740.00112A European War 1939/11741

Draft Memorandum by the American Embassy in Argentina to the Argentine Ministry for Foreign Affairs56

The Government of the United States has carefully considered the memorandum of the Ministry of Foreign Affairs and Worship dated May 8, 1942, which refers to two aide-mémoires, of the Embassy of the United States, both dated April 9, 1942, concerning financial remittances from the Cervecería Argentina Quilmes and the Banco Hipotecario Franco-Argentino, to occupied France, and concerning the release of blocked German funds for the benefit of the “Inag” Fábricas Reunidas de Utiles Sanitarios.

With respect to the remittances of the Cervecería Argentina Quilmes and the Banco Hipotecario Franco-Argentino, the aforementioned memorandum appears to assume that it was necessary to make these payments in some form, and after enumerating various possible methods of transfers, it states that the most advantageous form was found to be that which was followed, viz., to arrange for credits in France to be compensated for by an equivalence in Argentine pesos deposited in blocked accounts in this country. The memorandum adds that these blocked pesos may be released only for certain enumerated purposes.

It would appear that, as viewed from any angle, these operations represent facilities to occupied France which could benefit the German authorities, for not only do the payee companies in France receive funds and does the French Bank receive assets in Argentina against which notes may be issued, but also the pesos in Argentina, while initially blocked, may be released for various purposes. The Government of the United States, therefore, continues to consider that these transactions are inconsistent with Resolution V of the Rio de Janeiro Conference, in which all of the American Republics, including Argentina, agreed to recommend the immediate adoption of “any additional measures necessary to cut off for the duration of the present Hemispheric emergency all commercial and financial intercourse, direct or indirect, between the Western Hemisphere and the nations signatory to the Tripartite Pact57 and the territories dominated by them.”

In regard to the operation whereby the “Inag” Fábricas Reunidas de Utiles Sanitarios, a subsidiary of the Siemens Company of Germany, was enabled to repay a loan to the German bank, the Banco Alemán Transatlántico, and to increase its capital in Argentina, the [Page 471] Government of the United States takes the view that this transaction was inconsistent with Resolution V of the Rio de Janeiro Conference for at least three reasons: (1) it permitted a payment from a blocked fund to a German bank whose interests are admittedly closely identified with those of the aggressor nations and whose liquid resources are by the transaction increased; (2) it permitted the German firm’s subsidiary to increase its credit in Argentina by decreasing its banking indebtedness; and (3) by providing for an increase of capital of a German firm, it increased in a corresponding amount the resources in an American country of a company under the control of the German authorities. The Department of State feels that there can be no doubt that all three of these aspects of the operation in question are inconsistent with what the twenty-one American Republics had in mind when they agreed upon Resolution V of the Rio de Janeiro Conference.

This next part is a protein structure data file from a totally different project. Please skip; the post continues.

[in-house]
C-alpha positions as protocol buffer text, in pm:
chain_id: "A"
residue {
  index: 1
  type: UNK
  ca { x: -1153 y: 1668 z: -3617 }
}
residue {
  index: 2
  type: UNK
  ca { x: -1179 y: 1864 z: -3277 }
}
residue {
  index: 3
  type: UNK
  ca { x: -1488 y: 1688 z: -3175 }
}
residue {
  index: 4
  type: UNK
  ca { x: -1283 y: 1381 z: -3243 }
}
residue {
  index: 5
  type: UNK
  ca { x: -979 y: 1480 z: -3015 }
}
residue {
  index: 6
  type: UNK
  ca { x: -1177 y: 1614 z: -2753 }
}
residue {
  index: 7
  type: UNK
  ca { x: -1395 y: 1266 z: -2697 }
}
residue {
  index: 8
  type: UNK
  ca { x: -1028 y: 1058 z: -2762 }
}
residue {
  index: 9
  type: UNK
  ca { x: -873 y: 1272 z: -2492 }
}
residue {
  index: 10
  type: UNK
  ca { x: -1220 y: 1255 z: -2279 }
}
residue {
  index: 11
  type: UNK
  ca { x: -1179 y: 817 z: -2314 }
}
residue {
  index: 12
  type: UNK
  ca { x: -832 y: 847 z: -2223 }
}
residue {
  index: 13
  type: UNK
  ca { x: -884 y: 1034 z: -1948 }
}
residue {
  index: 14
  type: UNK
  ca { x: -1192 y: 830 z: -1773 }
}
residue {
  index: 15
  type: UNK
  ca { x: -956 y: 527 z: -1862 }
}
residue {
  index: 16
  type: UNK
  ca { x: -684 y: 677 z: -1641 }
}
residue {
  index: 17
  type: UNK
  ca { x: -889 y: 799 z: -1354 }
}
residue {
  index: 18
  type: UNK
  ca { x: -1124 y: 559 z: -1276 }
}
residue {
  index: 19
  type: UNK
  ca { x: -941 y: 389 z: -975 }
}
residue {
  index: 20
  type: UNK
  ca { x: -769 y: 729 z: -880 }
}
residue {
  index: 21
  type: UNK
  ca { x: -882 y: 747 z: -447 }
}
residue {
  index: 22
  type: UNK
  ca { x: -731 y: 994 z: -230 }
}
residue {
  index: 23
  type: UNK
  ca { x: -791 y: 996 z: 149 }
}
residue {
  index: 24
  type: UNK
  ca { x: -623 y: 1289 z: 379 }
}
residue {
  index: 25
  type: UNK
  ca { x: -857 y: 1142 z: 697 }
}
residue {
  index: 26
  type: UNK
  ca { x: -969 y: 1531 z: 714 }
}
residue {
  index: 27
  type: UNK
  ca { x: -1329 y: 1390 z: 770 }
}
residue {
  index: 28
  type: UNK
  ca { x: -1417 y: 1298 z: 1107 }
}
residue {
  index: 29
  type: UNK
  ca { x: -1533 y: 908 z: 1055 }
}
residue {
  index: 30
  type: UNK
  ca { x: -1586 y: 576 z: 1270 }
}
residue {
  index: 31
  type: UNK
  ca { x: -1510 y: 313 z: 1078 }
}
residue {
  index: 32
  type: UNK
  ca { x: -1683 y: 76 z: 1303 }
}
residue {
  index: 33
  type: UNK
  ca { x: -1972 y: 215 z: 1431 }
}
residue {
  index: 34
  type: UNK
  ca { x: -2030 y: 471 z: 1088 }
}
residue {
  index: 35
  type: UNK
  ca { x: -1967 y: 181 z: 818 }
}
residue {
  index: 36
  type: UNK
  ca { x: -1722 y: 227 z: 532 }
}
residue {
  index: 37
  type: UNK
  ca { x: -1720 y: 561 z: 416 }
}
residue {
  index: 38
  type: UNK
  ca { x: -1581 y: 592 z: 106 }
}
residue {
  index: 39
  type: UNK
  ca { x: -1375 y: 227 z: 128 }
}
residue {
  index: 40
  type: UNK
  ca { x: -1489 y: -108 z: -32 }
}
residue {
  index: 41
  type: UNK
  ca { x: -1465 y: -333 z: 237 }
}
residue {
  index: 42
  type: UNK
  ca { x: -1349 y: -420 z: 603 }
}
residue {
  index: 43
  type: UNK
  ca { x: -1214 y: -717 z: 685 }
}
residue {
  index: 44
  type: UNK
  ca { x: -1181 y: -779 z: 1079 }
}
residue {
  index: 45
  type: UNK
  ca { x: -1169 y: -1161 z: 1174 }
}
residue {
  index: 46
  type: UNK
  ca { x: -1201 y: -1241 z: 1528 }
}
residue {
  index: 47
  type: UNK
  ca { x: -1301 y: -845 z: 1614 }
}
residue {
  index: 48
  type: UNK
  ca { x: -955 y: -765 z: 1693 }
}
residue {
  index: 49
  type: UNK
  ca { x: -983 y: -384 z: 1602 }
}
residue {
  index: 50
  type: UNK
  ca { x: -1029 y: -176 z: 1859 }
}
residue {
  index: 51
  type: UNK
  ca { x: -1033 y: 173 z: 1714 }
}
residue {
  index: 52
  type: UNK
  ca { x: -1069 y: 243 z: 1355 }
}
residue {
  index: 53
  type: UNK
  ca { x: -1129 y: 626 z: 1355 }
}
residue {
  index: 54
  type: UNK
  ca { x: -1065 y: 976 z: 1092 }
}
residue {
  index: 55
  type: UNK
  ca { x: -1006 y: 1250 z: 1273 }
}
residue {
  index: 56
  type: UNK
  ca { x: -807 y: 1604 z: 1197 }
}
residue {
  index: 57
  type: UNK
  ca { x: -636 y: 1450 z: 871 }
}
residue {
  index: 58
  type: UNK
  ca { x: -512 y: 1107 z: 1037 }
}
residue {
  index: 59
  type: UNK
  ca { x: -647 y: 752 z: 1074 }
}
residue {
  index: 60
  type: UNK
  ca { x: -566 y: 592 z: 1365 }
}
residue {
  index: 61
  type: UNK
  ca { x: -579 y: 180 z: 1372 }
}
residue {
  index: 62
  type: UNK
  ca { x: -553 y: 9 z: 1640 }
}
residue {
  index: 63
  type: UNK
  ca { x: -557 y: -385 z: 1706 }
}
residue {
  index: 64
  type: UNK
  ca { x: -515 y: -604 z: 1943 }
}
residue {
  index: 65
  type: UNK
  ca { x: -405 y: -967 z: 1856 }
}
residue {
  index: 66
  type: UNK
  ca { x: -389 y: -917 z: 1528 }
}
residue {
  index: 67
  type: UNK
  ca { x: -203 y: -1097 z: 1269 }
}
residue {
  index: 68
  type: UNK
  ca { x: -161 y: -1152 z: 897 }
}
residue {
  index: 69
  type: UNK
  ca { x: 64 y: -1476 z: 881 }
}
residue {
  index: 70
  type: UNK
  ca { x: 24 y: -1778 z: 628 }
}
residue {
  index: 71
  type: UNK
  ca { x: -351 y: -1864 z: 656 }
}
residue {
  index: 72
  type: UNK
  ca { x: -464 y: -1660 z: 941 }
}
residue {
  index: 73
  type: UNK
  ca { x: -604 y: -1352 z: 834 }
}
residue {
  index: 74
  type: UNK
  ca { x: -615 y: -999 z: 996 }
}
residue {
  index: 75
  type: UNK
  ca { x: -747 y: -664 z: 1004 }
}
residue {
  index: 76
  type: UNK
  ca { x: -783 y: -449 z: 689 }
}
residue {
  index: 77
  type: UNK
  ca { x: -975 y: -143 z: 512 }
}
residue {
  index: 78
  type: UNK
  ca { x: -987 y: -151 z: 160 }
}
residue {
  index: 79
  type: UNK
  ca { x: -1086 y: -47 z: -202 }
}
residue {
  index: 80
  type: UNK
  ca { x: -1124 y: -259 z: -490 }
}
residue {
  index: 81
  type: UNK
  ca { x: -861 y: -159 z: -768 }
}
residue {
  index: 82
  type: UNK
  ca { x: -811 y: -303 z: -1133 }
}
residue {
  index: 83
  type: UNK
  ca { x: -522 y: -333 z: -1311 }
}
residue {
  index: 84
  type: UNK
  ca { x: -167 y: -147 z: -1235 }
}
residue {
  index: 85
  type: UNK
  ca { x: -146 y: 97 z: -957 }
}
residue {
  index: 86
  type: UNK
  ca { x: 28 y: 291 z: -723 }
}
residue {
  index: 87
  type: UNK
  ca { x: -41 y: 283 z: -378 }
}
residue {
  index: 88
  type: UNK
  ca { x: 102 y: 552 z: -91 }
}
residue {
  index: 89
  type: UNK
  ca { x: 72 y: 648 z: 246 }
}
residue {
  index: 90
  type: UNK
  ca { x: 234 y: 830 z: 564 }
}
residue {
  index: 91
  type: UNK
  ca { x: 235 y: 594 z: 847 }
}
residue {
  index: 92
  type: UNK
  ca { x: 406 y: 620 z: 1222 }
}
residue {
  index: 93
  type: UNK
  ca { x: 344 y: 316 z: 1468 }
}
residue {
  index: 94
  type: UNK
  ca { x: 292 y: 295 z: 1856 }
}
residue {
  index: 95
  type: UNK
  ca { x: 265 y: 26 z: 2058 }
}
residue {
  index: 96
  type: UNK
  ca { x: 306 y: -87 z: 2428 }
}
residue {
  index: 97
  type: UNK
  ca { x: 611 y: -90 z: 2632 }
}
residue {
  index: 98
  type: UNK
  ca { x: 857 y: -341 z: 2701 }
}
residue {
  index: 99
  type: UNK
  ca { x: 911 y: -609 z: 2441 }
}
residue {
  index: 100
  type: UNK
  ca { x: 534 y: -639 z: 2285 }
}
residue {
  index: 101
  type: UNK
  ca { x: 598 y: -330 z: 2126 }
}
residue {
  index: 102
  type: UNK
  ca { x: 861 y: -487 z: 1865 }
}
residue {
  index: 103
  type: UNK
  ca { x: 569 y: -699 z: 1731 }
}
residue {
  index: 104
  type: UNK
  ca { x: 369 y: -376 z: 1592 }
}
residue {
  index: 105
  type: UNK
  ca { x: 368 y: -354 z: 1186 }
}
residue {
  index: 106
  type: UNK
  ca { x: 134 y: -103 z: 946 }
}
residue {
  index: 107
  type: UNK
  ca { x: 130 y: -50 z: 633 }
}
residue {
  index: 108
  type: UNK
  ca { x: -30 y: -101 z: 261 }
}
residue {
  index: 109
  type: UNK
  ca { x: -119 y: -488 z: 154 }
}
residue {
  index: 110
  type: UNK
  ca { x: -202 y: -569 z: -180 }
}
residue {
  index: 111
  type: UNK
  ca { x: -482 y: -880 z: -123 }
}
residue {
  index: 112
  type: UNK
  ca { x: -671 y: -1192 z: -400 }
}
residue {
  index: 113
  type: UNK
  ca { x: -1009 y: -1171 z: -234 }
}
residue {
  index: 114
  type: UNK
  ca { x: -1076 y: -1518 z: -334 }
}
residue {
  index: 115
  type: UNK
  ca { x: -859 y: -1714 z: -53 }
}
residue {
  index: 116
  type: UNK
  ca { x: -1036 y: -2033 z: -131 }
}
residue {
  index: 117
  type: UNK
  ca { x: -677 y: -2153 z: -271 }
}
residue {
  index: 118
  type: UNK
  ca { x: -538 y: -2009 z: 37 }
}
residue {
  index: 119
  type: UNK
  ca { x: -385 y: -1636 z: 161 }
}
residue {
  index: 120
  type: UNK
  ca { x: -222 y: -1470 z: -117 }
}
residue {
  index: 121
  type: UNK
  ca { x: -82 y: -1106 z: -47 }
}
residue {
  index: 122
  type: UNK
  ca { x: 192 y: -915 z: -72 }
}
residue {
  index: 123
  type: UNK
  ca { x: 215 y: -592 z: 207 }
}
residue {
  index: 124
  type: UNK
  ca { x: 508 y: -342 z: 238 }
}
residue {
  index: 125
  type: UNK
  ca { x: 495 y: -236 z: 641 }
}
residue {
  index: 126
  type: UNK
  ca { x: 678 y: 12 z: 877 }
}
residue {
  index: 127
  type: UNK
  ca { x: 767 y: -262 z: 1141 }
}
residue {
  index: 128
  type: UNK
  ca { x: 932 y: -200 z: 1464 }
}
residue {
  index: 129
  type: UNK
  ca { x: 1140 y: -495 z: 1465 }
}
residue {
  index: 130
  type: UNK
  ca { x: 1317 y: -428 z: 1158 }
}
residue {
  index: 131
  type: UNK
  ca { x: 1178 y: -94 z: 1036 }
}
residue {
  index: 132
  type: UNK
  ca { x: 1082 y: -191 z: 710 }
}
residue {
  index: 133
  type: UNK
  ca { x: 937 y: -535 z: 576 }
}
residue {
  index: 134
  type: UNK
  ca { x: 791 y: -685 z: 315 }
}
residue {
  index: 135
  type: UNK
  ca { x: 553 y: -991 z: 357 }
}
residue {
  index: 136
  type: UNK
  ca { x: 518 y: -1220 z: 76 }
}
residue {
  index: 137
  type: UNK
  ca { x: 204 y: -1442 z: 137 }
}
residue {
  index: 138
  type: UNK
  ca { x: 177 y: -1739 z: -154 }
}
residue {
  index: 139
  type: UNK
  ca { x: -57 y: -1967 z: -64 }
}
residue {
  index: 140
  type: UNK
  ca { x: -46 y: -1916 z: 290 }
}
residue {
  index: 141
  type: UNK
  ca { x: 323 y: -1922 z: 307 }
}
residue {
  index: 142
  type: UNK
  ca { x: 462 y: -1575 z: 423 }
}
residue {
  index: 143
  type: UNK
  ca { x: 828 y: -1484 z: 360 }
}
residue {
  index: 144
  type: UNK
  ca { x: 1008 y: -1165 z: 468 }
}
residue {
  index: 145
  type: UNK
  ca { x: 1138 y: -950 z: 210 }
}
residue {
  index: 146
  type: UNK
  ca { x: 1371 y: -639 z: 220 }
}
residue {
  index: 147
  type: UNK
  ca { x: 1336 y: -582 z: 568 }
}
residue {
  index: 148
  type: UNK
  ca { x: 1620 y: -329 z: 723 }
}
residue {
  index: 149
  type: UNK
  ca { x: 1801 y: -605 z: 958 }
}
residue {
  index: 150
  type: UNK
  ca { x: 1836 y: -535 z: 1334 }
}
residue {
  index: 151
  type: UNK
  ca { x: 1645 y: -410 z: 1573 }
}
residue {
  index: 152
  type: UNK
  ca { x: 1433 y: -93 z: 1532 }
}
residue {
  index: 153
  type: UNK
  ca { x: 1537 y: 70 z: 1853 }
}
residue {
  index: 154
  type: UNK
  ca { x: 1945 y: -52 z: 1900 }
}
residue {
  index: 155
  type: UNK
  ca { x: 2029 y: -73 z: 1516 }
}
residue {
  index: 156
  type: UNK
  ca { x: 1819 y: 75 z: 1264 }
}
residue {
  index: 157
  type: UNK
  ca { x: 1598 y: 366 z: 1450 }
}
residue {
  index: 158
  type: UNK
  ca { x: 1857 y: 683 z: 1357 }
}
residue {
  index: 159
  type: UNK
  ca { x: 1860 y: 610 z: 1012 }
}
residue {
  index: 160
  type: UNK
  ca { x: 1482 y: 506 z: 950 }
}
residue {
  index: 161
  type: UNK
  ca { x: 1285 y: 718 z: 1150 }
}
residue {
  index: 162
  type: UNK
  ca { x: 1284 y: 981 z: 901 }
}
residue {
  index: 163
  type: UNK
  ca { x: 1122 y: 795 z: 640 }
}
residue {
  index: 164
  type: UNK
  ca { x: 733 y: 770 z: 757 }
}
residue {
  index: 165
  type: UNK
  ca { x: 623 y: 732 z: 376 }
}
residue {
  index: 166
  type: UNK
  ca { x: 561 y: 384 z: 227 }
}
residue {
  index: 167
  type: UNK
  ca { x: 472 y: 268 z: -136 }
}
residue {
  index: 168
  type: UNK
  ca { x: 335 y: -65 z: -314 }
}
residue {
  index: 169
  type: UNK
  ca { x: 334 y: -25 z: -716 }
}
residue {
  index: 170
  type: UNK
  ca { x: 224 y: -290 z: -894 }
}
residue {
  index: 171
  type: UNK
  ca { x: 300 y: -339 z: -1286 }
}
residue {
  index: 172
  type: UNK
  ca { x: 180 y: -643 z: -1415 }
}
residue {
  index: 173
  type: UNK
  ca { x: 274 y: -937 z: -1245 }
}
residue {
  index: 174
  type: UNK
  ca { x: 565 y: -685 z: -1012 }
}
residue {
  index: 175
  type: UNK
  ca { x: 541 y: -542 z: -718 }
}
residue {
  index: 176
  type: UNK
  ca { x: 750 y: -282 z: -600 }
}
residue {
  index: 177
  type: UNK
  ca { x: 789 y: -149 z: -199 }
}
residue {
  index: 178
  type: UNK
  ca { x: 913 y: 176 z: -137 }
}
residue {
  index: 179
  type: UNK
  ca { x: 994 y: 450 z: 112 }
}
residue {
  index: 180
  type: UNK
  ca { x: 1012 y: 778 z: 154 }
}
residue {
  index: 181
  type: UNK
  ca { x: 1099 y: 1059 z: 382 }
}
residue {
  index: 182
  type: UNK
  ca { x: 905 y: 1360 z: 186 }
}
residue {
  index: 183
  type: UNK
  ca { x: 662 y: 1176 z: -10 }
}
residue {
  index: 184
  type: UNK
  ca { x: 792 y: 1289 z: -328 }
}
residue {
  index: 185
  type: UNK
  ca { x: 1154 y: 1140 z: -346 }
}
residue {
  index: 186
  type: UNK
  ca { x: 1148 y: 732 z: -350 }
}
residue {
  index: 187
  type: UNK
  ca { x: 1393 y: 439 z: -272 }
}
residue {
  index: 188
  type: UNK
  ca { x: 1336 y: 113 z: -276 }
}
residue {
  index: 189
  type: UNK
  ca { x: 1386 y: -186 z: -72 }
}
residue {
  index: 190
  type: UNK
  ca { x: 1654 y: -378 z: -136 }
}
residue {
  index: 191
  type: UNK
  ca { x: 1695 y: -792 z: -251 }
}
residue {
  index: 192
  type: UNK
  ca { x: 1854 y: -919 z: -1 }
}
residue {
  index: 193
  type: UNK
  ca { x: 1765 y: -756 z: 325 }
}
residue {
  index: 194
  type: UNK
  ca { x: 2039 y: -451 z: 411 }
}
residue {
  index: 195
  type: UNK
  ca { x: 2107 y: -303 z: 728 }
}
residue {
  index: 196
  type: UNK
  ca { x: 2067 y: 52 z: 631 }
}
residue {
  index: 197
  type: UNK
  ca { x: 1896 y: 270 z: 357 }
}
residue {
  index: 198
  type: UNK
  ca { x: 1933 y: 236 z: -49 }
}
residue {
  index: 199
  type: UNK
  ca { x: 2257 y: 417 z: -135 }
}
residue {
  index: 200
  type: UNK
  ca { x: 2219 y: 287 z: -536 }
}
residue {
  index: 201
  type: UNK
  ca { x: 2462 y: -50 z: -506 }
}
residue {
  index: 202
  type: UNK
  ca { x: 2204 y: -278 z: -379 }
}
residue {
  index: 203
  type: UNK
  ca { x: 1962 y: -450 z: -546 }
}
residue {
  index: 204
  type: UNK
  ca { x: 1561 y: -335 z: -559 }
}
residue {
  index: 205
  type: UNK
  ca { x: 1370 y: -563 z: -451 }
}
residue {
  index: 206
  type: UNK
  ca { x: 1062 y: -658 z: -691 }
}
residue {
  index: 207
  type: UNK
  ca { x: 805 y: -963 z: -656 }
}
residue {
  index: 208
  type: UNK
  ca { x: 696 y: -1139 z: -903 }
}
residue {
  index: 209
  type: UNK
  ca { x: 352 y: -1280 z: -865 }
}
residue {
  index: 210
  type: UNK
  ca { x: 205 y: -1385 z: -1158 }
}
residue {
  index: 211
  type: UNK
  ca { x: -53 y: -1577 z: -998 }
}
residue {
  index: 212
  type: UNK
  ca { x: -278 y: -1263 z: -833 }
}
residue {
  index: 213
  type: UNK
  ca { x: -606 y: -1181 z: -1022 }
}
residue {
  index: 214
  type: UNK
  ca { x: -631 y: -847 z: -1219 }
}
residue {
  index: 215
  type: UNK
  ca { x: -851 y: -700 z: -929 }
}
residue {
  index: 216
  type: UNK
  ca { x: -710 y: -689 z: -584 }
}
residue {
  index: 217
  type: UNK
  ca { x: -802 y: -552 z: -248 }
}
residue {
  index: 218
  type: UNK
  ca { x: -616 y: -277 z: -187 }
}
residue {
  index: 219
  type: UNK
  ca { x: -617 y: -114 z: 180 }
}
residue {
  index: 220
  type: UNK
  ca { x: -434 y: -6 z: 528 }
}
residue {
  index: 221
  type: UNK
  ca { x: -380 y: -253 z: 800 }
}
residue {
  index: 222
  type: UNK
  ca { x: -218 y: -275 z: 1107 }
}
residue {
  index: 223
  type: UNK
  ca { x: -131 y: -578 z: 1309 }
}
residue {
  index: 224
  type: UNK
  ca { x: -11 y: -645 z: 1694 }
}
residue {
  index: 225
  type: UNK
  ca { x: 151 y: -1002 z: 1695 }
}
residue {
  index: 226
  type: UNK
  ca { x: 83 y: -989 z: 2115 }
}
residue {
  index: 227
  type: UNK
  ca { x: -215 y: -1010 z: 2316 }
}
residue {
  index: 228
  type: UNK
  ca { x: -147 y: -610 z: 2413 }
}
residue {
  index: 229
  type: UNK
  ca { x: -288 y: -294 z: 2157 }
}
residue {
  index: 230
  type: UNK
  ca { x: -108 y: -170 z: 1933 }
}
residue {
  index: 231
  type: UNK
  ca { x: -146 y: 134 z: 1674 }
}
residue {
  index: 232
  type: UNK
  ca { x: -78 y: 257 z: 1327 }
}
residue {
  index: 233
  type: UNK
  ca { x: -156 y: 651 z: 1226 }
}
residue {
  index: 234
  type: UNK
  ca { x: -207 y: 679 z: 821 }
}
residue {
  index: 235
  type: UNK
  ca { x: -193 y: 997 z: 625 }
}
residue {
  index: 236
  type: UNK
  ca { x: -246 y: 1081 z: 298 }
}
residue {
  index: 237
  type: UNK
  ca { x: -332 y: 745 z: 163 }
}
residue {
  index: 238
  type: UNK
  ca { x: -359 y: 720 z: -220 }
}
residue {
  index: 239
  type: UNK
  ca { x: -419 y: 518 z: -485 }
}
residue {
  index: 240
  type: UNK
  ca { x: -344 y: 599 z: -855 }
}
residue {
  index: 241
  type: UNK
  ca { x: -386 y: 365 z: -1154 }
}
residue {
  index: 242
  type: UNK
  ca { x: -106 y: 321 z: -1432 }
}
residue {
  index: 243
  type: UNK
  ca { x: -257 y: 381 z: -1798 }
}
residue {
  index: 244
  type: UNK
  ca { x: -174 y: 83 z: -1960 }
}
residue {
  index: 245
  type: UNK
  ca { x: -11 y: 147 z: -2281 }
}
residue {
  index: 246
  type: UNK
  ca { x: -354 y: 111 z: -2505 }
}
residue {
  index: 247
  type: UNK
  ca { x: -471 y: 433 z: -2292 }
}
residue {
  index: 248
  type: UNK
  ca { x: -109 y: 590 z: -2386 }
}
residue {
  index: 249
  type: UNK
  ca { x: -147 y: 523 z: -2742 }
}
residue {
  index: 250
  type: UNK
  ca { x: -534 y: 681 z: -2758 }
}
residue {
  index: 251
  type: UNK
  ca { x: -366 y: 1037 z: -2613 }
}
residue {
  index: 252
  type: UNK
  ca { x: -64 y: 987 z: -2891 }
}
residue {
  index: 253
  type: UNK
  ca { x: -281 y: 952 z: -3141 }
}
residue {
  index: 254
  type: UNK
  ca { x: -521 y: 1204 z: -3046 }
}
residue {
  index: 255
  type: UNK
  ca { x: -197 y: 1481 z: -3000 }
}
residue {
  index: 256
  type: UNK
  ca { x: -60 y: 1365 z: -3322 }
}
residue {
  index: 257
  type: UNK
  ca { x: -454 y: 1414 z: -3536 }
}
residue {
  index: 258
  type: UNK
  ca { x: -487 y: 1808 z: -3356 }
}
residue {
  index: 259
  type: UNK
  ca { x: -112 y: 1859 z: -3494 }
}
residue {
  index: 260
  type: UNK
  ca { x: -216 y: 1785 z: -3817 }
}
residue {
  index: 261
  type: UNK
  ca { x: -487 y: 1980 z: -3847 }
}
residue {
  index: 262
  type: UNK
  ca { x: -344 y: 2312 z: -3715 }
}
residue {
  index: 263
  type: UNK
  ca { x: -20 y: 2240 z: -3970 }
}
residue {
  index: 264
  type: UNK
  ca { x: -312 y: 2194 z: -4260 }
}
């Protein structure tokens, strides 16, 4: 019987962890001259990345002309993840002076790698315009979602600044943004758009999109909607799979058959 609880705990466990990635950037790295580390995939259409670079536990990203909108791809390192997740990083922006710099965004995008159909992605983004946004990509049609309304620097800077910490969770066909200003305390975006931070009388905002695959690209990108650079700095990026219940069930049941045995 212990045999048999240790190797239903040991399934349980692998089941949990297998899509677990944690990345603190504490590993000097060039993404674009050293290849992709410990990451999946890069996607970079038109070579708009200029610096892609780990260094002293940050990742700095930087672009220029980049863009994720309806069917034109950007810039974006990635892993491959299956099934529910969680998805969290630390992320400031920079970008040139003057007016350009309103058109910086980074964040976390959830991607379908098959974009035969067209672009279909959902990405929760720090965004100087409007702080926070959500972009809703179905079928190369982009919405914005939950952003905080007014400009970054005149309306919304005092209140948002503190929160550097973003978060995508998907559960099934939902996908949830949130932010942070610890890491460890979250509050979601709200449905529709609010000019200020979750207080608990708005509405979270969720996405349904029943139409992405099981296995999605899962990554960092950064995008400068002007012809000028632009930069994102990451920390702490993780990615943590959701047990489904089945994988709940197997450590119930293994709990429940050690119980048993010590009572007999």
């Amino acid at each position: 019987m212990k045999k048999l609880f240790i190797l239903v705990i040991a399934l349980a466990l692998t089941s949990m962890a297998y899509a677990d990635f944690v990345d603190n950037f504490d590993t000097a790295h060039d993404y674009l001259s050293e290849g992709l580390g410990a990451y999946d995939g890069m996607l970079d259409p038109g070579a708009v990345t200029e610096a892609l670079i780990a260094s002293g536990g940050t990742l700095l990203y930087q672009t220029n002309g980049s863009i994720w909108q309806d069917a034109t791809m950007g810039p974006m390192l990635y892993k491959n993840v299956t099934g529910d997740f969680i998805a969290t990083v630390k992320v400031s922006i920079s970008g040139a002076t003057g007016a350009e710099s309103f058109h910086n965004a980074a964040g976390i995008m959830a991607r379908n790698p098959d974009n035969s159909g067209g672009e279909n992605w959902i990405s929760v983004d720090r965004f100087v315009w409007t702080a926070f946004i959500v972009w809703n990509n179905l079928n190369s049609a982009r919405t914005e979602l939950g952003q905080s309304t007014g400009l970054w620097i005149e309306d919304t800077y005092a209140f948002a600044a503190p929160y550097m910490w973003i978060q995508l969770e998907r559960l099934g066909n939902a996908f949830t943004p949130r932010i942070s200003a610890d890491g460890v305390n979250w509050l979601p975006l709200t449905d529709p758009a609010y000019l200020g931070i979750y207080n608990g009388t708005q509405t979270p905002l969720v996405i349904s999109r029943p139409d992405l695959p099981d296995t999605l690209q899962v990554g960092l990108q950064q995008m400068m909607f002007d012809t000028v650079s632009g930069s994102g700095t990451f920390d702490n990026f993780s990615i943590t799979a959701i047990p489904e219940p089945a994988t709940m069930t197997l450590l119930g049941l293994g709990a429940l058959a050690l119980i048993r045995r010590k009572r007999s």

As to the considerations in the memorandum with respect to the Argentine national interests involved in the development of industrial enterprises in the country, the Government of the United States has consistently given support to those various inter-American activities serving to facilitate and encourage the development of industry within the republics of the continent. It is believed, however, that Resolution V of the Rio de Janeiro Conference did not contemplate that the interests of national industries would be placed ahead of the interests of continental defense in fulfilling the obligations contracted in that Resolution.

In view of the foregoing considerations, the Government of the United States is confident that the Argentine Government will agree that financial operations of these kinds are not in harmony with the inter-American resolution aforementioned.

  1. Copy transmitted to the Department by the Ambassador in Argentina in his despatch No. 5031, May 11; received May 23. For the Department’s reaction to this draft, see telegram No. 815, June 5, 9 p.m., to the Ambassador in Argentina, p. 481.
  2. League of Nations Treaty Series, vol. cciv, p. 386.